Workplace harassment is a serious issue that affects millions of workers in the United States. According to the Equal Employment Opportunity Commission (EEOC), there were 26,632 charges of workplace harassment filed in fiscal year 2020, accounting for 30.3% of all discrimination charges. Of these, 16,992 charges involved allegations of harassment based on sex, race, national origin, age, disability, or religion.
One of the most common types of workplace harassment is hostile work environment harassment, which occurs when an employee is subjected to unwelcome and offensive conduct that is so severe or pervasive that it interferes with their work performance or creates an intimidating, hostile, or abusive work environment.
As such, hostile work environment harassment can be perpetrated by anyone in the workplace, such as supervisors, co-workers, clients, or customers.
If you’ve experienced or witnessed hostile work environment harassment, you may have a legal claim against your employer which is why we strongly encourage you to reach out to our San Diego hostile work environment lawyers. However, not every unpleasant or rude behavior constitutes hostile work environment harassment. There are certain legal elements and standards that you need to prove in order to succeed in your claim.
That’s why, in this piece, our hostile work environment attorneys will explain what you need to know about hostile work environment claims and how HHJ Trial Attorneys can help you with your case.
Table of Contents
What Are the Legal Elements of a Hostile Work Environment Claim?
To establish a hostile work environment claim, you need to prove the following elements:
- The harassment was based on protected characteristics, such as sex, race, national origin, age, disability, or religion. This means that the harassment was motivated by or related to your membership in a protected class and not by other factors, such as personality conflicts or personal animosity.
- The harassment was unwelcome, meaning that you did not solicit or invite the conduct and that you indicated that the conduct was offensive or undesirable.
- The harassment was severe or pervasive, meaning that the conduct was either extremely offensive or frequent enough to alter the conditions of your employment and create a hostile work environment. This is determined by looking at the totality of the circumstances, such as the frequency, duration, severity, and nature of the conduct, the context in which it occurred, and the effect it had on you and your work.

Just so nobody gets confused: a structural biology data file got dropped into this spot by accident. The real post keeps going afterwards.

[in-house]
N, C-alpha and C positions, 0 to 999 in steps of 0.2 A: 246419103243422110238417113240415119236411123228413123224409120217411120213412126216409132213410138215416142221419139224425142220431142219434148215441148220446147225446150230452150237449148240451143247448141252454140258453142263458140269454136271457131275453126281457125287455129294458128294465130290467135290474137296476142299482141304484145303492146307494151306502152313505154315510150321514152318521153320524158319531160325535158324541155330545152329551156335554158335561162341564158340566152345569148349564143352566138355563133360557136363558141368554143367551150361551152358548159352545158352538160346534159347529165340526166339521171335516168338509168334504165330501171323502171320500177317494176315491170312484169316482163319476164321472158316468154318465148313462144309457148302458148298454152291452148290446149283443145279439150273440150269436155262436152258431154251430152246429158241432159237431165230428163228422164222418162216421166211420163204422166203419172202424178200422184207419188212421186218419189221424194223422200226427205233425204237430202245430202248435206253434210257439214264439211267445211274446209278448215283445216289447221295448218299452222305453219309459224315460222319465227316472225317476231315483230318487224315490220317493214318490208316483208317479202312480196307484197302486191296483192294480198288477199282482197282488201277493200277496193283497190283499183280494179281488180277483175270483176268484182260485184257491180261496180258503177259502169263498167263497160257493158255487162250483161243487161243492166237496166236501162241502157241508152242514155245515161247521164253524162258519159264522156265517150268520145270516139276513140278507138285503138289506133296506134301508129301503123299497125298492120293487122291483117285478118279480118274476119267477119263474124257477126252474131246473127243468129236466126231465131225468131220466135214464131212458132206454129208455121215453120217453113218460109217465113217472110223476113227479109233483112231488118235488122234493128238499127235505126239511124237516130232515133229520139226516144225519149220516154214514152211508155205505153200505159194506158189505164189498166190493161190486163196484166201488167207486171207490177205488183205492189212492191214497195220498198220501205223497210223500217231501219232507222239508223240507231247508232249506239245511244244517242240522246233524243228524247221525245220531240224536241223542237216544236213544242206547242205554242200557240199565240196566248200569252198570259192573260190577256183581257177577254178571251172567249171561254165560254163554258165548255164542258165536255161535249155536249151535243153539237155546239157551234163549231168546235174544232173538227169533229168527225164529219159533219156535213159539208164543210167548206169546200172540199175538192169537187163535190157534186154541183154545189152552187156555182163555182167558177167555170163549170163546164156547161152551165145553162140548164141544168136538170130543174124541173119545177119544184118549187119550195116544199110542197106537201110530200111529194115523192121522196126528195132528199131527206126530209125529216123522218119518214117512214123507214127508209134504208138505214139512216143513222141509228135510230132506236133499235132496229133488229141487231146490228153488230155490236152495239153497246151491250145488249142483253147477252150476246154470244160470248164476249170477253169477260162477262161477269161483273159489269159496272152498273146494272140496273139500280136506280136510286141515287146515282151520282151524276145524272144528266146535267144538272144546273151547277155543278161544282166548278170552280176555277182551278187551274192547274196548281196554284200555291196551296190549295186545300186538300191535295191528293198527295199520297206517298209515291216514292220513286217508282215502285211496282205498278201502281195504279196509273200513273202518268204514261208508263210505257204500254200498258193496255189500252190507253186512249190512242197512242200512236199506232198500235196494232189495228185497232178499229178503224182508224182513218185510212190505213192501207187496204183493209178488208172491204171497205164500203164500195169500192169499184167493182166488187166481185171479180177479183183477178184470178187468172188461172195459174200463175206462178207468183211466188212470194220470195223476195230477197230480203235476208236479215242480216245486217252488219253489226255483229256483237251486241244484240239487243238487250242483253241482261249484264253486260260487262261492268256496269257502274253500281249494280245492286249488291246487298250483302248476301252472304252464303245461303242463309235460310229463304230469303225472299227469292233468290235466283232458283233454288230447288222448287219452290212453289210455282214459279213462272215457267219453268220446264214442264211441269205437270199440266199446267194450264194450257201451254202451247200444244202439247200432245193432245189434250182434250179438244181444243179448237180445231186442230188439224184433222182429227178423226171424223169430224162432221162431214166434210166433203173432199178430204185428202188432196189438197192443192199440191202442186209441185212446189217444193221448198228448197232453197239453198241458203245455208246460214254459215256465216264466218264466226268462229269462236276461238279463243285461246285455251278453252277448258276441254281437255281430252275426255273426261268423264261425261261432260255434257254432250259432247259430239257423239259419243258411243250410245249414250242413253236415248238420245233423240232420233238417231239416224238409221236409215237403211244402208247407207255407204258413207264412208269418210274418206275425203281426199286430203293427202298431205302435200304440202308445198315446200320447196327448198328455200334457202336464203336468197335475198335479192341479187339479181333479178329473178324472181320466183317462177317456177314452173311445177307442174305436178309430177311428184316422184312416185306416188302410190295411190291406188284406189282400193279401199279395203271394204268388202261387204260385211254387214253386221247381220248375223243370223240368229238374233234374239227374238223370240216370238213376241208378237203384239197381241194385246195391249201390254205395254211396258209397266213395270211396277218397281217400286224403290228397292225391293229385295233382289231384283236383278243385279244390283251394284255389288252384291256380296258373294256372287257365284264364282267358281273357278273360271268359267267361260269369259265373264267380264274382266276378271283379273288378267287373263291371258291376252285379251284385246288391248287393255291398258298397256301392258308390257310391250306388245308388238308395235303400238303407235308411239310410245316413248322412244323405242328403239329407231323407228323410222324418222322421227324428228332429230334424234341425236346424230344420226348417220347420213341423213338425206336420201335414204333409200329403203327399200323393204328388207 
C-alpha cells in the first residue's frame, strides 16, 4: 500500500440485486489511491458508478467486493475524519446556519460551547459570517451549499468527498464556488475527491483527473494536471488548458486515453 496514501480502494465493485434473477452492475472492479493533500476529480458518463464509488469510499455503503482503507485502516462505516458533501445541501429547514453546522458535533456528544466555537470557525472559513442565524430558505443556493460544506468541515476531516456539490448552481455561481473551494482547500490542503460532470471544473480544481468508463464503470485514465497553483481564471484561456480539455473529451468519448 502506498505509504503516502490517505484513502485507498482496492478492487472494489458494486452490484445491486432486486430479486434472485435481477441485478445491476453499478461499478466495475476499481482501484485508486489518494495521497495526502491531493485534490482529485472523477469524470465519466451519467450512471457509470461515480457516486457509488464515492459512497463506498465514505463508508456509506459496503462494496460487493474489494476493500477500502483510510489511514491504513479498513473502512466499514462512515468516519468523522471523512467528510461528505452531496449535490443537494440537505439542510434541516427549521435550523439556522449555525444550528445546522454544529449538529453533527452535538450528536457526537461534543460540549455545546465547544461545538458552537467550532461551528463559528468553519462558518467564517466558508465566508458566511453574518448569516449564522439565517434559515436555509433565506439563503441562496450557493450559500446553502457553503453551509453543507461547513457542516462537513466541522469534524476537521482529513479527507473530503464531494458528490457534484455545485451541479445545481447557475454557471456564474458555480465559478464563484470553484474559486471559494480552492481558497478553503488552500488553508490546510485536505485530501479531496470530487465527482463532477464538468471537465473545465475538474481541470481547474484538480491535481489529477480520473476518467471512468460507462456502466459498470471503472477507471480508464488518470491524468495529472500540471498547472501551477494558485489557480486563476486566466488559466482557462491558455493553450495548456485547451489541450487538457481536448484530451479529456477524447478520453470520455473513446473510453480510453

- The harassment affected a term, condition, or privilege of your employment, meaning that the conduct interfered with your work performance, deprived you of job opportunities, or subjected you to adverse employment actions, such as demotion, termination, or retaliation.
You must prove that your employer knew or should have known about the harassment and failed to take prompt and appropriate corrective action.
This means that you reported the harassment to your employer, or that the harassment was so obvious or widespread that your employer should have been aware of it, and that your employer did not take reasonable steps to stop the harassment or prevent it from recurring.
How Does California Law Protect You From Hostile Work Environment Harassment?
California law protects workers who suffer from hostile work environment harassment. Under the California Fair Employment and Housing Act (FEHA), you have the right to work in an environment that is free from harassment based on any of the following characteristics:
- Race, color, ancestry, or national origin
- Religion or creed
- Sex, gender, gender identity, or gender expression
- Sexual orientation
- Marital status or familial status
- Pregnancy, childbirth, breastfeeding, or related medical conditions
- Age (over 40)
- Disability (physical, mental, or perceived)
- Medical condition, genetic information, or AIDS/HIV status
- Military or veteran status
FEHA also prohibits harassment based on any other characteristic protected by federal or state law. FEHA applies to employers with five or more employees and covers all types of workers, such as employees, applicants, interns, volunteers, contractors, or temporary workers.
Finally, FEHA also provides several remedies for victims of hostile work environment harassment, such as:
- Compensatory damages, such as lost wages, benefits, or emotional distress
- Punitive damages, which are meant to punish the employer and deter future misconduct
- Injunctive relief, which is a court order that requires the employer to stop the harassment or take other corrective actions
Attorney’s fees and costs, which are awarded to the prevailing party in a lawsuit, may also be awarded to you should you win your case.
How Can HHJ Trial Attorneys Help You With Your Hostile Work Environment Claim?
If you’ve suffered from hostile harassment in your work environment, you need an experienced and aggressive legal team to fight for your rights and interests.
HHJ Trial Attorneys have the knowledge, skills, and resources to handle any hostile work environment claim. We will:
- Conduct a thorough investigation of your case and gather evidence to support your claim
- Negotiate with your employer and their insurance company to seek a fair and favorable settlement
- File a lawsuit and represent you in court if a settlement cannot be reached
- Advocate for your best interests and seek the maximum compensation and justice that you deserve
We have a proven track record of success in handling hostile work environment claims, recovering millions of dollars for our clients and earning a reputation for excellence and integrity. We’re committed to providing you with personalized and compassionate service and keeping you informed throughout the process.
Don’t let hostile work environment harassment get in the way of your career. Contact HHJ Trial Attorneys today and get the legal representation that you need.